How do you think COVID-19 might have impacted your program differently? I'm not sure if you have labs or if you have any sort of maybe group projects.
Well, we do have a capstone course in fourth year. It holds two courses, but one in fall semester, and one second semester. And it's a big group project. And I think I don't know if my group had to because we didn't really need to do much in person, but most groups had to fill out a research management plan and that was just a lot of extra work.
Did you find it hard to contact your professors or classmates during this time?
Um, no. Except in summer school, when I was in a group project that wasn't a required course for my major, but it was a restricted elective and one person in the group was just MIA and didn't contact us at all. And then someone else dropped the course.
So it's had good long-term effects on your life? So do you think you've had to adapt or made any changes long term?
Yes. I've learned how to deal with and live with anxiety in a healthy way where I can really thrive. And I think I wouldn't have necessarily done that if I hadn't been put in a situation of such high anxiety.
Do you think it taught you how to deal with social isolation a little bit better? You might have learned a little bit more about yourself having to spend so much time alone.
Yes and no. I think I dealt with it very poorly at the start of the pandemic, and it really made me take or stop taking being around people for granted. But it did, help me become accustomed to being alone. So I don't necessarily fear having no plans on a weekend or something like that because I am much more comfortable being alone. But I'd say it mostly made me grateful for being able to be around other people.
How do you think the pandemic affected your mental health?
Very negatively in the short run and very positively in the long run. Initially, the social isolation had major negative effects on my mood and then my productivity and also my anxiety. By around this time last year, I was so overwhelmed I couldn't function at the level I've been functioning at previously or functioning at now. But, In the long run. It's really helped me because if I like I said earlier, if I hadn't reached that low point, I don't think I would have been forced to make a change and take it as seriously as I have. So now I think I'm doing better than I was before the pandemic. But I do think, I have a unique situation. Not everyone is, as I don't know, as lucky as I am because I wasn't affected by it really economically. Like I didn't necessarily lose my job. I chose not to be a camp counsellor. So I don't know. I think it was mostly internal. So you can deal with internal issues because they're in your control.
So you feel fortunate compared to maybe friends or family?
We talked a lot about your long-term effects as a student and as an individual. But what do you think are some long-term effects that it might have had on the university or maybe on society?
On long-term effects on the university, I'd assume would be the expectation that classes will be offered on-line and in person, which I think is fairly beneficial. I know UofT offered remote learning before the pandemic. And I have a friend who was homeschooled until university and really liked the on-line option. So I think that that is better for a lot of people. So there's a benefit, I guess, on the consumer side, because I'm not sure all profs are keen on making courses available in a hybrid format. I think there's also now more emphasis on student mental health than there was before. And they're not to say there wasn't enough before. There was a lot of emphasis on student mental health before, but now it's kind of become more of a focus. And I think now universities realize that they need to have certain procedures in place or be ready for unprecedented situations, which is difficult because how can you predict something that's unpredictable? But I think there's been a push. To try and be ready for absurd situations.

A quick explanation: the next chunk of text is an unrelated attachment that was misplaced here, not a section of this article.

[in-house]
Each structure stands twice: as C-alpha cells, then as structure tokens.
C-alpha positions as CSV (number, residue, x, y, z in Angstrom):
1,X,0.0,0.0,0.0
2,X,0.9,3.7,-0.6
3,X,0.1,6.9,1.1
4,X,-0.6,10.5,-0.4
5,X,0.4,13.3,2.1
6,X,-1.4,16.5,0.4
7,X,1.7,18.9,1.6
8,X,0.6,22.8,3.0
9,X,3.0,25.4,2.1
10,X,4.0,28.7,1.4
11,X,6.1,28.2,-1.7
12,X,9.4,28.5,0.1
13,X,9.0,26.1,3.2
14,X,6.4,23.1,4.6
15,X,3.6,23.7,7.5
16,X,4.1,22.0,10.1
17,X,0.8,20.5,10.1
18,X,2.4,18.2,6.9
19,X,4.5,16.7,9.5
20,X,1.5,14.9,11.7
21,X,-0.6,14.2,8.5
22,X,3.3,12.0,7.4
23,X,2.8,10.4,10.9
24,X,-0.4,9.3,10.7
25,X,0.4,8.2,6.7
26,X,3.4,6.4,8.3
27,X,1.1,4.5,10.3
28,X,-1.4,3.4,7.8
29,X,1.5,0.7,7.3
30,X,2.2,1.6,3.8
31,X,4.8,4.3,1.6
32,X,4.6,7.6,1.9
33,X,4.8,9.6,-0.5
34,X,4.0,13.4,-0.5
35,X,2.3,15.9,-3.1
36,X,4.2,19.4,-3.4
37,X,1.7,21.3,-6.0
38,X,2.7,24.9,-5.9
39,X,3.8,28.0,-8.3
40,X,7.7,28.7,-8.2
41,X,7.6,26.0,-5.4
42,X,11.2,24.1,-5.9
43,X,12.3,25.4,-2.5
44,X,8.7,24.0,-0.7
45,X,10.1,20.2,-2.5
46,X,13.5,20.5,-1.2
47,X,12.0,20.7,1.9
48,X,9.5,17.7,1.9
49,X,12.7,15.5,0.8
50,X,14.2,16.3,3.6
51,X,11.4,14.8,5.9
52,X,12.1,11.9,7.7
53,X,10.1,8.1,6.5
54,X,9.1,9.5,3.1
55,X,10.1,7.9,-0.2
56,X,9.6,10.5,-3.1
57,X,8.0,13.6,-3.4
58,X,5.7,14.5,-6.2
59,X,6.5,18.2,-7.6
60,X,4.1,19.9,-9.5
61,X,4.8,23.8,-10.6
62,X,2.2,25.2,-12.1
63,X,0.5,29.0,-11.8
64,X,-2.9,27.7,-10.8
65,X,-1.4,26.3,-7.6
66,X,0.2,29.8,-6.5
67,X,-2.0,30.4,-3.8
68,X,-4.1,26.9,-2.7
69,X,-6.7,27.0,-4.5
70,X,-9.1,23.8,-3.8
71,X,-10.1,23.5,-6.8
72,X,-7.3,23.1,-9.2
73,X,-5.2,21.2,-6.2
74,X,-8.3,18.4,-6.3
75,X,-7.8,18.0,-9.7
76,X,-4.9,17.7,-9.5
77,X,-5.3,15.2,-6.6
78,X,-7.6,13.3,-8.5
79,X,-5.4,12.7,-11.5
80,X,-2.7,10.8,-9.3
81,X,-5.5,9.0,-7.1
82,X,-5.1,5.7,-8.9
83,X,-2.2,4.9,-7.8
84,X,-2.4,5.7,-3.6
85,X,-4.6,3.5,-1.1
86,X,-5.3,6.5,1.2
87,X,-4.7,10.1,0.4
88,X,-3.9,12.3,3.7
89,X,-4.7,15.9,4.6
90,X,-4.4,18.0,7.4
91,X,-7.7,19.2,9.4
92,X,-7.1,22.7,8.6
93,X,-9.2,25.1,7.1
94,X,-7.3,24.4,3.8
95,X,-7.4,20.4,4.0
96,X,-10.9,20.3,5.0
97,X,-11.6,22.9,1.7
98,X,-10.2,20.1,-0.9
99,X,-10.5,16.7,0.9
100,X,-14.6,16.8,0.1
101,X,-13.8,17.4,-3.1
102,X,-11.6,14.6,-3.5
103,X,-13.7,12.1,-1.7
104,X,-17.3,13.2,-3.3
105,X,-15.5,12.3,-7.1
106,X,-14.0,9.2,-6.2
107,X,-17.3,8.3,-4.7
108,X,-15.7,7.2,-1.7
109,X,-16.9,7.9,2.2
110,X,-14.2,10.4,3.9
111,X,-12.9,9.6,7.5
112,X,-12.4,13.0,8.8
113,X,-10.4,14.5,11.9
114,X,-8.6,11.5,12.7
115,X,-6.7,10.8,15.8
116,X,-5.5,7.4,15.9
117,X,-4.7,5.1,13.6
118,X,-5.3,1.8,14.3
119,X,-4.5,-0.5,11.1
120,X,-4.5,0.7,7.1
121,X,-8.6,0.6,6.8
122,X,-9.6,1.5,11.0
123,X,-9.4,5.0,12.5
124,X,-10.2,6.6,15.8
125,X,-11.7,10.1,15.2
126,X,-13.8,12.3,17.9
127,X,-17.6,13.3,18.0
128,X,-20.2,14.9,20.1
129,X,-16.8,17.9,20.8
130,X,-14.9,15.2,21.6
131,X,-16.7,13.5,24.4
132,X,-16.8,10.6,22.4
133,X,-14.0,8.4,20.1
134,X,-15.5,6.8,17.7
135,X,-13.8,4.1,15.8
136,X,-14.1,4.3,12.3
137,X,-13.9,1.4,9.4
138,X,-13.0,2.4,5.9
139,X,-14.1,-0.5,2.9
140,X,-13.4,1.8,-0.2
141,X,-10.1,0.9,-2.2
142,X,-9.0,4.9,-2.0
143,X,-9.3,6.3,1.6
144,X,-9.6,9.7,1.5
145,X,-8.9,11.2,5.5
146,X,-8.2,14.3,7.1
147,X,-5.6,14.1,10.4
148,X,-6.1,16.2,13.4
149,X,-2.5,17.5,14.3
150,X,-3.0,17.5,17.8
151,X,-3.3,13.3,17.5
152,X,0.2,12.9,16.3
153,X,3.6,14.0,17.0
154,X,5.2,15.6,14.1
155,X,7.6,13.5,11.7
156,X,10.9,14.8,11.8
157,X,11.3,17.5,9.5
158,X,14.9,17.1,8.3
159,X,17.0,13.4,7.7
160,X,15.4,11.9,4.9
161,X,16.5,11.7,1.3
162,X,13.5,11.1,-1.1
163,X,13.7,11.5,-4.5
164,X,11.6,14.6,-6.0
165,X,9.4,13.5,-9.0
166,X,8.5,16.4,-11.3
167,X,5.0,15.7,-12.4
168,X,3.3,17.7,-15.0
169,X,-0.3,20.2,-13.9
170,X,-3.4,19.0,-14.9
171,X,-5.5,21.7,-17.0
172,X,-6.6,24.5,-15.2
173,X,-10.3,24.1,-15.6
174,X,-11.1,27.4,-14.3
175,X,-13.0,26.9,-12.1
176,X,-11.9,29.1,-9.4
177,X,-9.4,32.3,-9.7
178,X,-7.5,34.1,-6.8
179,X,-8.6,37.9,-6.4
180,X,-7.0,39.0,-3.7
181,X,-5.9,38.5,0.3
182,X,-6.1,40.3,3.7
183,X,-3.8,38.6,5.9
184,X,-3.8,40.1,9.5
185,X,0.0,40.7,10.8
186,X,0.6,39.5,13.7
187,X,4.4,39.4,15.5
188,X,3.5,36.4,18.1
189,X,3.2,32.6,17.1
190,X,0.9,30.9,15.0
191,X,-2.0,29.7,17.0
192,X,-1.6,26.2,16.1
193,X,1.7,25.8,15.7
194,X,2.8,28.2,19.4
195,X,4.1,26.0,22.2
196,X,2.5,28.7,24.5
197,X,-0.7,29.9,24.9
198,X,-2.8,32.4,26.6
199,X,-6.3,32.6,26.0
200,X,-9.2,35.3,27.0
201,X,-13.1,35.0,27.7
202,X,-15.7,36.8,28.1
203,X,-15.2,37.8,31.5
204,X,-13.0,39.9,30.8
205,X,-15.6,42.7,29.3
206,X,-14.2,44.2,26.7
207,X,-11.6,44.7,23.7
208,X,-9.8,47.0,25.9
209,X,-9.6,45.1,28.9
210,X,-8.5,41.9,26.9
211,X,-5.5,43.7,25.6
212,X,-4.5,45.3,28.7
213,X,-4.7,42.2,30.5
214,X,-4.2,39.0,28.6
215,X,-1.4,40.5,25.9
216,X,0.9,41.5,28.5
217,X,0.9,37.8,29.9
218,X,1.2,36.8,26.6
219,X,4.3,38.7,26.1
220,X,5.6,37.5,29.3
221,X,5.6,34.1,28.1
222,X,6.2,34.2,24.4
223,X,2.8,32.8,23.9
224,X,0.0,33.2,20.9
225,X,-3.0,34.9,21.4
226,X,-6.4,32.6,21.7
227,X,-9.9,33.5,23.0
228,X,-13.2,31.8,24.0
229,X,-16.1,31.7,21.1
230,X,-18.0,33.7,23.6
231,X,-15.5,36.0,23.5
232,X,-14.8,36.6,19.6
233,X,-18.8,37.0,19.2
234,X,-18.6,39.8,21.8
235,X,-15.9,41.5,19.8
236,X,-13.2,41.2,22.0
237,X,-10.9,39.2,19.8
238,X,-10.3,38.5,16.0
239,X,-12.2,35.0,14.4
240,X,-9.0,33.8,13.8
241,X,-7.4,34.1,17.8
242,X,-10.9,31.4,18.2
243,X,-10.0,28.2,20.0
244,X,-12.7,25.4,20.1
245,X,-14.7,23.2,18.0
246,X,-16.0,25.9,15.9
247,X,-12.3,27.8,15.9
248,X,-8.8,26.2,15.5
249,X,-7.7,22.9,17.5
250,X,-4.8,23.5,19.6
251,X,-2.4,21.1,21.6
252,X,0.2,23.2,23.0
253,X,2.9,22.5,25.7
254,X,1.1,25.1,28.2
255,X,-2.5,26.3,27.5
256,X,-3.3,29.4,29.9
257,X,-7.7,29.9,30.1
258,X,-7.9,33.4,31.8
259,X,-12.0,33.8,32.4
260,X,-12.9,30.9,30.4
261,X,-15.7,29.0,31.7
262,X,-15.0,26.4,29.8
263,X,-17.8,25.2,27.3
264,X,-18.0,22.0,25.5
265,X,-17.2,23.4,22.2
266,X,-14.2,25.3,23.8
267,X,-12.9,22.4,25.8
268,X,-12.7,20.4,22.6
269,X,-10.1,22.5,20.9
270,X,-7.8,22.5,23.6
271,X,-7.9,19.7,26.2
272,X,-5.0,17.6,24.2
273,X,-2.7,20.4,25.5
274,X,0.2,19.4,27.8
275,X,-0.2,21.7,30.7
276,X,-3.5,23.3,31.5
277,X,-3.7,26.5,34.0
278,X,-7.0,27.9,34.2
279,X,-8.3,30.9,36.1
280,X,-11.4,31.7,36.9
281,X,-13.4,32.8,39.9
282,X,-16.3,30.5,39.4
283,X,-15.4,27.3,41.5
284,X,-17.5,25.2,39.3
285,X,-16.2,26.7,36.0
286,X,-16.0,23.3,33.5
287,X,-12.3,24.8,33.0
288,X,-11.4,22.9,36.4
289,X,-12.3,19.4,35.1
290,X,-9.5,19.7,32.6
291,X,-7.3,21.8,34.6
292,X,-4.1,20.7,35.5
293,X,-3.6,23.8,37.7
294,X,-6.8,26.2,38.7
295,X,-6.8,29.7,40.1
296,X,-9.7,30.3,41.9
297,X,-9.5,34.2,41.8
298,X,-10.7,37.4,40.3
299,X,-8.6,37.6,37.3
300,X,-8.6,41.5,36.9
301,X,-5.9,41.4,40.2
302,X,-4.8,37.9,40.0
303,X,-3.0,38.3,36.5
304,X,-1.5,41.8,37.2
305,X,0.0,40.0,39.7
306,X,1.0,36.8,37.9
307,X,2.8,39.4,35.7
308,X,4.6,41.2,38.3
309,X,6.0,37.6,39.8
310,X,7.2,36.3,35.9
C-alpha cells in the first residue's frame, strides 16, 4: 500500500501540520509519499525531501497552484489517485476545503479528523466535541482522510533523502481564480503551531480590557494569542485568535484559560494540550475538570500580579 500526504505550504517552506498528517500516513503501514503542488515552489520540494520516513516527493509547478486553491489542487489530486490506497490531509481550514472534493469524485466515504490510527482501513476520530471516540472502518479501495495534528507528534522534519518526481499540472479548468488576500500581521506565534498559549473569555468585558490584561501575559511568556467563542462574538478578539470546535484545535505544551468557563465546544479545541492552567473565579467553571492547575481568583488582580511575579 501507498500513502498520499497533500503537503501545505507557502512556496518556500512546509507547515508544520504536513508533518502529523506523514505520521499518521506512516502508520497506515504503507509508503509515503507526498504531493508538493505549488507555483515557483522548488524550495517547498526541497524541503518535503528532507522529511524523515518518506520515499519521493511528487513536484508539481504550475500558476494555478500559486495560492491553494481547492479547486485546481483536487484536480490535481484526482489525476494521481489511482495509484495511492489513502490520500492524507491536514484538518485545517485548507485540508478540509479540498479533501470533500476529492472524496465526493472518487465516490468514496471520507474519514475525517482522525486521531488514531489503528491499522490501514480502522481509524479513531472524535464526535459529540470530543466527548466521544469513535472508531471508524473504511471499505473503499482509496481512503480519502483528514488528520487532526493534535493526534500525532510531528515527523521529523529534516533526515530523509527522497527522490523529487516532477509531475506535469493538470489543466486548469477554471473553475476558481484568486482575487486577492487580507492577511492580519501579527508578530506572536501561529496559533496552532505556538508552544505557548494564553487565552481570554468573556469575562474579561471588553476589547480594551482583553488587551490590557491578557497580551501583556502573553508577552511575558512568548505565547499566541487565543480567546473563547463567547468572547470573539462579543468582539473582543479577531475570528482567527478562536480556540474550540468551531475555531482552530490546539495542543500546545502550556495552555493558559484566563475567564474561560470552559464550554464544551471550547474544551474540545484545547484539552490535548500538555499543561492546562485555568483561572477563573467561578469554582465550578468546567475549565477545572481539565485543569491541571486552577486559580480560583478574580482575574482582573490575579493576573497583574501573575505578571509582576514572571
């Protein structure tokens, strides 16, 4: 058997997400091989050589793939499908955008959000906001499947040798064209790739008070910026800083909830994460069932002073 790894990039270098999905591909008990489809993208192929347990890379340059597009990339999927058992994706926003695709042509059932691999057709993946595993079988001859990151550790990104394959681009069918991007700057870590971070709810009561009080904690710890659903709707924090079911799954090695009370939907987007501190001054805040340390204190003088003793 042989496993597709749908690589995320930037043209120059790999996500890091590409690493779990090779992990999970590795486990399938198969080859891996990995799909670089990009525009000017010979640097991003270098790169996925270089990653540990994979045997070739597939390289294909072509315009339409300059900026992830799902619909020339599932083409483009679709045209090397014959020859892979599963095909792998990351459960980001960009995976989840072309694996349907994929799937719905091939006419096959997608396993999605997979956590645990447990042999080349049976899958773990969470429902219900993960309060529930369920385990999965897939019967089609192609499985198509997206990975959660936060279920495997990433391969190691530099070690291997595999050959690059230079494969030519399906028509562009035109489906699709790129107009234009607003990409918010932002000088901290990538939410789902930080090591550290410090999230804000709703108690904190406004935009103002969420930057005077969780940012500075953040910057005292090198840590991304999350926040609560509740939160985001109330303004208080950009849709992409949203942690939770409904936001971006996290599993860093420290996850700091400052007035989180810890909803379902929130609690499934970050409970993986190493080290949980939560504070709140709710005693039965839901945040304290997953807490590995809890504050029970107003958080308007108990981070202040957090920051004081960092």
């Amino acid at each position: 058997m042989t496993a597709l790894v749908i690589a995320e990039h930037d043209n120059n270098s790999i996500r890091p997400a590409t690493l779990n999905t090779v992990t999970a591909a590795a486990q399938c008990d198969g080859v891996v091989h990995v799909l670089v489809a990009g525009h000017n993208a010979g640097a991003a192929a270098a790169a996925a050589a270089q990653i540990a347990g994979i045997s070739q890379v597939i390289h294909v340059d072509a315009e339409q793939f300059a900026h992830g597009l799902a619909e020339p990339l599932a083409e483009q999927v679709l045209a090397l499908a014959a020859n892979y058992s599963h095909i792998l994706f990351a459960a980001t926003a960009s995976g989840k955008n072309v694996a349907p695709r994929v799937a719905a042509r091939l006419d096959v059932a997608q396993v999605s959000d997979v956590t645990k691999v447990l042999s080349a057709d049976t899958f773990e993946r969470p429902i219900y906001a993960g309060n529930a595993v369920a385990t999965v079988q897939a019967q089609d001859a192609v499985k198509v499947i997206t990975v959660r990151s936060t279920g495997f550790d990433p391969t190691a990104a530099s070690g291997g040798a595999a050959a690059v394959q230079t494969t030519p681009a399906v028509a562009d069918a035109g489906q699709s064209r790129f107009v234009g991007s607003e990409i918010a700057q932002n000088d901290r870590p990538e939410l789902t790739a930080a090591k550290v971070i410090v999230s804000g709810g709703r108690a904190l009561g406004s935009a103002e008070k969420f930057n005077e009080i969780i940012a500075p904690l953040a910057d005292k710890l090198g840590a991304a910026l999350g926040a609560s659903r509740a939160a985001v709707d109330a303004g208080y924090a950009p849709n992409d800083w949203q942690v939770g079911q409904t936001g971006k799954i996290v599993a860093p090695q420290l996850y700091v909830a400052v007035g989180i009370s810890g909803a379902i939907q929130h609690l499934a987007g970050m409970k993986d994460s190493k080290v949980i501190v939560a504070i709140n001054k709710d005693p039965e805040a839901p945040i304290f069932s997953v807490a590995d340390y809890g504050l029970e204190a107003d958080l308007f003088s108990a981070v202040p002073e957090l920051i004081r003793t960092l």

Do you think you'll take any on-line classes in the future?
I don't think so because I'm looking to a PhD and I don't think those courses will be offered on-line. I think the expectation will be that we'll move back in person because, from my understanding, a lot of departments are. Being pushed to go back in person. And if I had the opportunity to take an on-line course, I wouldn't unless it was completely necessary.
Do you feel more prepared for maybe a future pandemic or similar situation?
Yes, I hope we won't have one, but I think now. I don't know. I'm in a better place. I have my bubble, which is my family. We've gotten closer. It's like a. It's like gold being tested in fire. We had some hard times, but we're all the better for it. I'm more comfortable being alone. I know. I know my limits on Zoom and with social isolation and what I need to do and what I can do safely to. Kind of I auto take care of myself.
So essentially, maybe the pandemic helped you grow into yourself a little bit more or maybe be a little more confident. I know that you said that you were a bit cautious when it came to COVID. Do you think that the university did enough to enforce maybe COVID standards and keep people safe?
At times, yes. But not this time. Like last fall semester exam season. I don't think the university did enough because of the Omnicron outbreak. And my sister actually wrote an exam with a bunch of people coughing and felt a little on edge and then got an email saying that someone who was in the room tested positive for COVID. And I think they urged everyone to get tested. So I think exams should have been put on-line and I have some opinions about masking or mask mandates, like in the summer. I don't think we needed them. I can't remember when it got lifted, but I think spring/summer would have been the time to lift the mandate because there aren't that many people there. But come fall maybe it would have been a good decision to have a mask mandate or a mask mandate in some places because. I don't know. Everyone seems to have a cough now.